Game of Thrones: And What Do We Say to Death?

Previously on Game of Thrones: Ned’s idiocy got him thrown into prison, which pissed off Robb, so he gathered a big ol’ army and started marching on the Lannisters. Up on The Wall, Jon proved his worth by saving Mormont from a zombie. Oh, and Drogo got a scratch on him in a fight that I’m sure will somehow wind up being fatal.

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Game of Thrones: Things Get Ugly

Previously on Game of Thrones: Ned confronted Cersei about her twincestuous ways and then ran about being suicidally stupid, putting his faith into people like Petyr, who ended up betraying him. Maybe. I feel like you can never tell with this show. In other news of dumbassary, the attempt on Daenerys’s life failed and just made Khal Drogo decide to invade Westros after all, and King Robert died from drunk hunting, putting Joffrey on the throne. Joy.

Arya’s having a fencing lesson, blithely unaware of the very real fighting going on a few floors below her. So I guess we’re staring immediately where we left off. Sansa and Septa are walking the halls, wondering where Arya is, when Septa hears the unmistakable sounds of battle and sends Sansa right back to her rooms. Sansa runs off, and Septa is almost immediately confronted by a bunch of guards with bloodied swords. In her lesson, Arya loses, and she’s a terribly sore loser.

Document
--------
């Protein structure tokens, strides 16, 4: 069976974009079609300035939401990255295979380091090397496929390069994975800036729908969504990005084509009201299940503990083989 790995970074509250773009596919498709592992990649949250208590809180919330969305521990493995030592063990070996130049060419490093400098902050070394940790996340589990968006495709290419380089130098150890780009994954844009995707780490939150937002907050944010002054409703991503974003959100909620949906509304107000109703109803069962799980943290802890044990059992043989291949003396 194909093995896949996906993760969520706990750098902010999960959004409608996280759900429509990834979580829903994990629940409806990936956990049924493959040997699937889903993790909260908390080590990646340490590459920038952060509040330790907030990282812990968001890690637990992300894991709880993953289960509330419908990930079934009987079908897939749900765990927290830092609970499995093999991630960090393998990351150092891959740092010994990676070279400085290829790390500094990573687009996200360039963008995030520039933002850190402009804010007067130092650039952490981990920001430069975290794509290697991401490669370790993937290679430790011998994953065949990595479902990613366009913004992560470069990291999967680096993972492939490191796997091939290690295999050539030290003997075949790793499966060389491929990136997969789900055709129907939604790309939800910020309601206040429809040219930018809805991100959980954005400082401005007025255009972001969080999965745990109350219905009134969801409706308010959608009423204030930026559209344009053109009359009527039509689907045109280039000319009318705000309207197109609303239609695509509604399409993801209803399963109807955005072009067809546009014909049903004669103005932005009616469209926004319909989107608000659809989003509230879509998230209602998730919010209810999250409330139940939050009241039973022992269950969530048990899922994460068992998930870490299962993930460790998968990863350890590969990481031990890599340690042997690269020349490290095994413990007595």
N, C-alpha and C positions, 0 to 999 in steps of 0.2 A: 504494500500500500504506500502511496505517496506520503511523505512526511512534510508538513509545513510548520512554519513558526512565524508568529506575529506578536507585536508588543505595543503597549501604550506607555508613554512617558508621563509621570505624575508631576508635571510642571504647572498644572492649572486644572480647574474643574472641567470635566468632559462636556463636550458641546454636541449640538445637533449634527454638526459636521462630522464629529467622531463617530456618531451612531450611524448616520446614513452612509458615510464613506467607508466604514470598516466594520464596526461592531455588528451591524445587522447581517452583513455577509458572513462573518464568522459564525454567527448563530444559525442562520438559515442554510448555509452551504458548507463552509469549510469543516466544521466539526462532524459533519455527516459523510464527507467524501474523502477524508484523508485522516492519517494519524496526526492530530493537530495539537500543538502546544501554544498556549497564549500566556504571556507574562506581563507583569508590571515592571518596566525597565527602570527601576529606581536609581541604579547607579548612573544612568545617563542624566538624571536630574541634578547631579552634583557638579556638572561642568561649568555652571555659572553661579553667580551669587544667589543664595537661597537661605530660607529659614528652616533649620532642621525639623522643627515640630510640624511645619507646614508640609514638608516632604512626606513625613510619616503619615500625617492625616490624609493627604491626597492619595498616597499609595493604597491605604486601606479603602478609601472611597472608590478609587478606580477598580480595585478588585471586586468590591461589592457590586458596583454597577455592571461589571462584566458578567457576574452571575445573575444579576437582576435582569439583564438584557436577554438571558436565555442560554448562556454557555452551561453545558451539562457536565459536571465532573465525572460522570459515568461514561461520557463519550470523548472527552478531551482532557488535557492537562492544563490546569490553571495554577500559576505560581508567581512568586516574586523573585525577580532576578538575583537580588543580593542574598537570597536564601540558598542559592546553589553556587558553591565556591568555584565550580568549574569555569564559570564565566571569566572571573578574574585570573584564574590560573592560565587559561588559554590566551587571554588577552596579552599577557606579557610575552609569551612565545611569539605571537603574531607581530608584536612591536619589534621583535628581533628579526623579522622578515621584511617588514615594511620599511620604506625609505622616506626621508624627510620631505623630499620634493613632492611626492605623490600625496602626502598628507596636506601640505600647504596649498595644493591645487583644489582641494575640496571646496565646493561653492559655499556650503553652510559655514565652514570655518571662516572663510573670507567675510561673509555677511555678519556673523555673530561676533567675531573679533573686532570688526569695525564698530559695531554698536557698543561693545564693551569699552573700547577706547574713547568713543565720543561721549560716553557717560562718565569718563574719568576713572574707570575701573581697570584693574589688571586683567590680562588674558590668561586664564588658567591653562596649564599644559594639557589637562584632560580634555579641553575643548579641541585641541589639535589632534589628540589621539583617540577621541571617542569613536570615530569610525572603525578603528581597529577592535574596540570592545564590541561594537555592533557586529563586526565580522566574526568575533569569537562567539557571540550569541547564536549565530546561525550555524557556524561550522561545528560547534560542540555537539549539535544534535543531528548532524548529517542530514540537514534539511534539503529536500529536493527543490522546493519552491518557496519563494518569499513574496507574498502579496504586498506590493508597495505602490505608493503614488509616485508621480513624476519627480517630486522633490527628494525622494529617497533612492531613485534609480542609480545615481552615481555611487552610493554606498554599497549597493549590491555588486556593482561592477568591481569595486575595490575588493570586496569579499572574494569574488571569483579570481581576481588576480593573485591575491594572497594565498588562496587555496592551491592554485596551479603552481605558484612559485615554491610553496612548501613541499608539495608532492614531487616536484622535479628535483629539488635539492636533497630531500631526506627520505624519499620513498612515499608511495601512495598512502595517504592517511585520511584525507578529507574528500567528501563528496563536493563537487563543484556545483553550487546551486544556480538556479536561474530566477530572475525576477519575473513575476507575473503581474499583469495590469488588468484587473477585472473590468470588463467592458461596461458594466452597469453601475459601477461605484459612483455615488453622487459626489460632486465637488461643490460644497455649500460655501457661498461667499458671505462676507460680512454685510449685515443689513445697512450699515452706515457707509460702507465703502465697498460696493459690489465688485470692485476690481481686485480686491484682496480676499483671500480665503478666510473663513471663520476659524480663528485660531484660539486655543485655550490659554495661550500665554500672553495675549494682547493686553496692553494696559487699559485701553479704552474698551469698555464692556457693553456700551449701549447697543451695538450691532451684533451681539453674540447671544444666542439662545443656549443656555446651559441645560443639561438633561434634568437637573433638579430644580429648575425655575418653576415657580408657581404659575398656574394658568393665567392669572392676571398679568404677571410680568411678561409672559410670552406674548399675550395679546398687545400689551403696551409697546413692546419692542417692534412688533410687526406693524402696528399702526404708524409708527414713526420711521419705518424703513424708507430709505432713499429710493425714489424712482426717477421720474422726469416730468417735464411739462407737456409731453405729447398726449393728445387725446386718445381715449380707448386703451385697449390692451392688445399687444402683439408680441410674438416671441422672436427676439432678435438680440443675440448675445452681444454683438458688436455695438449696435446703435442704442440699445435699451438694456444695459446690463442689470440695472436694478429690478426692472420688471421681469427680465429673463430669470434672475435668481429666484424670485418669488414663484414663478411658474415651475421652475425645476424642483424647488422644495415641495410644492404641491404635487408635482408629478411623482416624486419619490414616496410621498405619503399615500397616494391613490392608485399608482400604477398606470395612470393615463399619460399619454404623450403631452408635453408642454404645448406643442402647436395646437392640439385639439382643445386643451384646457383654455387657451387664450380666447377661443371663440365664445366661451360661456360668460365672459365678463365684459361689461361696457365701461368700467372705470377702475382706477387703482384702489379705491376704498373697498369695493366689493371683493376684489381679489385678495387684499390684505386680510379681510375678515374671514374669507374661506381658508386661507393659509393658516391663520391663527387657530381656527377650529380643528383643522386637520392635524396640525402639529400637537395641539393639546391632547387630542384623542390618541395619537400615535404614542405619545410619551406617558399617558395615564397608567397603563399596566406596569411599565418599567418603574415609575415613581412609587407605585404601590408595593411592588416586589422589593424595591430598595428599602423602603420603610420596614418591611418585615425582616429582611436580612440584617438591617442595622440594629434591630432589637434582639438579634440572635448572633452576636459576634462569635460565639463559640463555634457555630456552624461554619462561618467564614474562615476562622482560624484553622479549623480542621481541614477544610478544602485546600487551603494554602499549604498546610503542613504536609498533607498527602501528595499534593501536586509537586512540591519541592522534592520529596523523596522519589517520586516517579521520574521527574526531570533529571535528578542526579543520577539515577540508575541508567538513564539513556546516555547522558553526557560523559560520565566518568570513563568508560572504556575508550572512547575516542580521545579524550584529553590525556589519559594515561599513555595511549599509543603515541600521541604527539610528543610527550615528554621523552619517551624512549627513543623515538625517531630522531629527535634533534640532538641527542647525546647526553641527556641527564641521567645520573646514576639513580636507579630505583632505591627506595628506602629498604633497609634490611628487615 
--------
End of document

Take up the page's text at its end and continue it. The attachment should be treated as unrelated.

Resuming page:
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Game of Thrones: Win or Die

Previously on Game of Thrones: Ned got his Hand job back, and finally figured out that Cersei’s been sleeping with her brother. Tyrion won his freedom through trial by combat, but it’s probably not enough to prevent an all-out war between the Starks and Lannisters. Viserys finally got his crown—molten, and poured over his head. I don’t think he’ll be too missed.

In a magnificent encampment somewhere, Lannister Senior, played by Charles Dance, aka Lord Stockbridge, is gutting and skinning a deer while Jaime reads aloud the order for Senior to return to court and answer for Clegane’s crimes. Senior tells Jaime he was stupid to attack Ned, and even stupider to leave Ned alive. He does, however, give Jaime 30,000 men to go attack Cate and free Tyrion. So, hang on a minute, they don’t know that Tyrion’s already been freed? Communcation in this world is confusing to me: Robb Stark knew about the attack on his father, like, a day after it happened, but the Lannisters still haven’t received any kind of raven or whatever telling them that Tyrion’s on his way home? It seems like the first thing Tyrion would do. This seems really inconsistent to me.